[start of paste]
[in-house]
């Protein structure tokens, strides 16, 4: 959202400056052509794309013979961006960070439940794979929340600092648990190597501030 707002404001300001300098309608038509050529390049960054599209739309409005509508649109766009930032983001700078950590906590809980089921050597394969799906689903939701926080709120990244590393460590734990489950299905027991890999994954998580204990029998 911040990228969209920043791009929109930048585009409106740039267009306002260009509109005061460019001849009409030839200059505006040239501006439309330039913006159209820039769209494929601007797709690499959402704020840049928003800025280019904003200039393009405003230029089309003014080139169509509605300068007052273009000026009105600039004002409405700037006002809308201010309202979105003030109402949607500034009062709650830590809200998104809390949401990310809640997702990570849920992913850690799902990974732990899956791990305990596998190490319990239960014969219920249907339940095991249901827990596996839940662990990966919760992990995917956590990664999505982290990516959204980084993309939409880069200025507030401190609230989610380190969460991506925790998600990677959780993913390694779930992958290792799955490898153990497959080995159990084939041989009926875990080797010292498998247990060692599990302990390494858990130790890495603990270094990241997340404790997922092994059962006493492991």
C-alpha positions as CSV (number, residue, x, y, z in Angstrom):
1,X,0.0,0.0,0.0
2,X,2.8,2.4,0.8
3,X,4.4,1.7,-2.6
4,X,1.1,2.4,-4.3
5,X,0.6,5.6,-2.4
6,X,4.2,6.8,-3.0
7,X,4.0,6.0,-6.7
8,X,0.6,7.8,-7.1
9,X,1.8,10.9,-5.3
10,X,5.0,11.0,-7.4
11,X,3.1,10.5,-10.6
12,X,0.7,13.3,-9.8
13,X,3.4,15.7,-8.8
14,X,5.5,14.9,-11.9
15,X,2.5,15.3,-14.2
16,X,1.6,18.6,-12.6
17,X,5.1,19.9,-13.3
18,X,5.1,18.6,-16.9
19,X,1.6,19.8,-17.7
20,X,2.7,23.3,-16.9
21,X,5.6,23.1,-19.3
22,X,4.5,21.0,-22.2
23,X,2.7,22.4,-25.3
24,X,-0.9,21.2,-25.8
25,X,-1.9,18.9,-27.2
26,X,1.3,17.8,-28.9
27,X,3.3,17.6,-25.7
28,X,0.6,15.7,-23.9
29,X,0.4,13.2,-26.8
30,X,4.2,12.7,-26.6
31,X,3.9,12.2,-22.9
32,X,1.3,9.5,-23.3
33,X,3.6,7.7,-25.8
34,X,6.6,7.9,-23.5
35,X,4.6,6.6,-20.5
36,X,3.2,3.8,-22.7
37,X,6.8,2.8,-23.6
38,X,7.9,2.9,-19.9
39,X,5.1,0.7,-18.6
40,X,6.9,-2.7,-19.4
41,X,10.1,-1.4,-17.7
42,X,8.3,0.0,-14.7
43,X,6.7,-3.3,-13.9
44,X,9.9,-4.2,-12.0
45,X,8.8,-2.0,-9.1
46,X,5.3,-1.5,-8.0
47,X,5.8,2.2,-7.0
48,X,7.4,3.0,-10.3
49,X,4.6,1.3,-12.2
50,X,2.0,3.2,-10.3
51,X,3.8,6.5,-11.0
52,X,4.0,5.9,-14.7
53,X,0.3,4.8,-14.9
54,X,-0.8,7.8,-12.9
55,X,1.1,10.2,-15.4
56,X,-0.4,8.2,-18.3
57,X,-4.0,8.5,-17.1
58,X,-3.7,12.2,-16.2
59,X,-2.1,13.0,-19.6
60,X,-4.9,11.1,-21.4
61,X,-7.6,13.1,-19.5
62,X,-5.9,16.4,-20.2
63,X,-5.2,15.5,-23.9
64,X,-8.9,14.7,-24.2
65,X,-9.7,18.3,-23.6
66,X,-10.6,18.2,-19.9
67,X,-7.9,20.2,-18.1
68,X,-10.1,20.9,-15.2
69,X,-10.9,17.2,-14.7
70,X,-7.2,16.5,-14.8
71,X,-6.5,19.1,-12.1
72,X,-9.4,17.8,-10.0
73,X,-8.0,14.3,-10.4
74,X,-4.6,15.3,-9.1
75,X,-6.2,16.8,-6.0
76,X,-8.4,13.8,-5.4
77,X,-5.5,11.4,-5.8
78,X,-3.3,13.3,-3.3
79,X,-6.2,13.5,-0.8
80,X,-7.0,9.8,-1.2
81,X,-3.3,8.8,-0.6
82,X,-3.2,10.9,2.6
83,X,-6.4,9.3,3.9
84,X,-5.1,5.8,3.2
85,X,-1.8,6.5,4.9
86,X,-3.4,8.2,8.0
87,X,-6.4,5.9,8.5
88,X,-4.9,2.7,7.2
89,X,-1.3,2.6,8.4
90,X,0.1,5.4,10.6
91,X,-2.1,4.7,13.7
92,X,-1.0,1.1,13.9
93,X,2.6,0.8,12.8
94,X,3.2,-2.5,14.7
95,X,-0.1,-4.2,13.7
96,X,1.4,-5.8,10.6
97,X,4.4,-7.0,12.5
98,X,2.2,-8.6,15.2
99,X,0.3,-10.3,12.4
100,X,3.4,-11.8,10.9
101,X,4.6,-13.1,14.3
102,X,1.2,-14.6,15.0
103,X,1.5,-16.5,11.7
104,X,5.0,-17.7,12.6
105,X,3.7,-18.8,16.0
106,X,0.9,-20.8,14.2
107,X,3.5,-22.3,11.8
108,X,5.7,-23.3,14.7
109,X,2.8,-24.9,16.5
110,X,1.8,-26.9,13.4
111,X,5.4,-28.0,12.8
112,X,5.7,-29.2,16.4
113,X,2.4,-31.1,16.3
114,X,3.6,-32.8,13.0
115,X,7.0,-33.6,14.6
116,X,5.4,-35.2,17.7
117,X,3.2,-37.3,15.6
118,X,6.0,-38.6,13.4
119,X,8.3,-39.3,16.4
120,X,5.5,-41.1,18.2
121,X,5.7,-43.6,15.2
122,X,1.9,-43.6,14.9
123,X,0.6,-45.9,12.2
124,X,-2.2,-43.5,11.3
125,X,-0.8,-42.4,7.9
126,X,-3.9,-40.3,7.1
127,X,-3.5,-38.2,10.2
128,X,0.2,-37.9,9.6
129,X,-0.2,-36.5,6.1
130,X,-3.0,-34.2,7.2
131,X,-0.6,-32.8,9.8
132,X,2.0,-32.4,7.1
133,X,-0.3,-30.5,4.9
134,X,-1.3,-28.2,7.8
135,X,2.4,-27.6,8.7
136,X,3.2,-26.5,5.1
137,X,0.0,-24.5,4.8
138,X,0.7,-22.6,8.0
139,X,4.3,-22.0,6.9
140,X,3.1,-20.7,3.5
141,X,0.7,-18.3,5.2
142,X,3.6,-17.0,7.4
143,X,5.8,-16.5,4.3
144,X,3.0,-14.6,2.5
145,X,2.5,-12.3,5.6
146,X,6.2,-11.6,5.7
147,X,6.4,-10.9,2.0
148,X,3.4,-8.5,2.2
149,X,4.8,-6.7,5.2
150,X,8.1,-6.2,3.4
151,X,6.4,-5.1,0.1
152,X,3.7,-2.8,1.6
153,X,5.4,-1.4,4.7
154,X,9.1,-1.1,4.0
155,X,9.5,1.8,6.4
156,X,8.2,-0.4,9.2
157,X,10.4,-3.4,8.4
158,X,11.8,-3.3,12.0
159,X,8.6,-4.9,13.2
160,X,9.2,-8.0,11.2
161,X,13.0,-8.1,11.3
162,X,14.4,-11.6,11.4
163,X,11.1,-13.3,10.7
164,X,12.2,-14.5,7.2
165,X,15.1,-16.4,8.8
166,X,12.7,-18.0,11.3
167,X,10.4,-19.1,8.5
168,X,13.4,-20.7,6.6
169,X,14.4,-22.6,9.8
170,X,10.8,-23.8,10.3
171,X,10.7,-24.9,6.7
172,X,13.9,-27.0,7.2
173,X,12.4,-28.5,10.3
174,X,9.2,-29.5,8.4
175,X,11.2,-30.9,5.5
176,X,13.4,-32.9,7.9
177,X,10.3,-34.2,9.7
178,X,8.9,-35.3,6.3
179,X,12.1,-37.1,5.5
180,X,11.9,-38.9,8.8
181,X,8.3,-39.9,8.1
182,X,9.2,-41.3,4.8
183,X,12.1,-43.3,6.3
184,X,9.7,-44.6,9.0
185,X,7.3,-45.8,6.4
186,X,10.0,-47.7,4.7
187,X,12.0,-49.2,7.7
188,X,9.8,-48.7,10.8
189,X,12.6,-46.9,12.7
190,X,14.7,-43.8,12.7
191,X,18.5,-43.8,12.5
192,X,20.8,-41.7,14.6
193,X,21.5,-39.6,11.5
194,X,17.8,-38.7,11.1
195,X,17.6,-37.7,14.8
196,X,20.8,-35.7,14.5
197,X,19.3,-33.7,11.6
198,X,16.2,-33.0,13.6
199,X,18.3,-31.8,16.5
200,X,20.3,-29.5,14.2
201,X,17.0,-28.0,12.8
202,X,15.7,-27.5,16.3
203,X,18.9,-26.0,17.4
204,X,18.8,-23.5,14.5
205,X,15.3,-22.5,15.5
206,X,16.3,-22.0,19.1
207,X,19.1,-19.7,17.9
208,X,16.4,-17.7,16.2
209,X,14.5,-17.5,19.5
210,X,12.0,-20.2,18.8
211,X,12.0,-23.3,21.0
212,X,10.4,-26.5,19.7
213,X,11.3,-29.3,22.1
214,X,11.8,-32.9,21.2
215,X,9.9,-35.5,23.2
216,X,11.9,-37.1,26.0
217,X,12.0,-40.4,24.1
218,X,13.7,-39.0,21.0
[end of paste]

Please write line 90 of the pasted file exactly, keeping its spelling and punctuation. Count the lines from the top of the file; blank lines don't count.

87,X,-6.4,5.9,8.5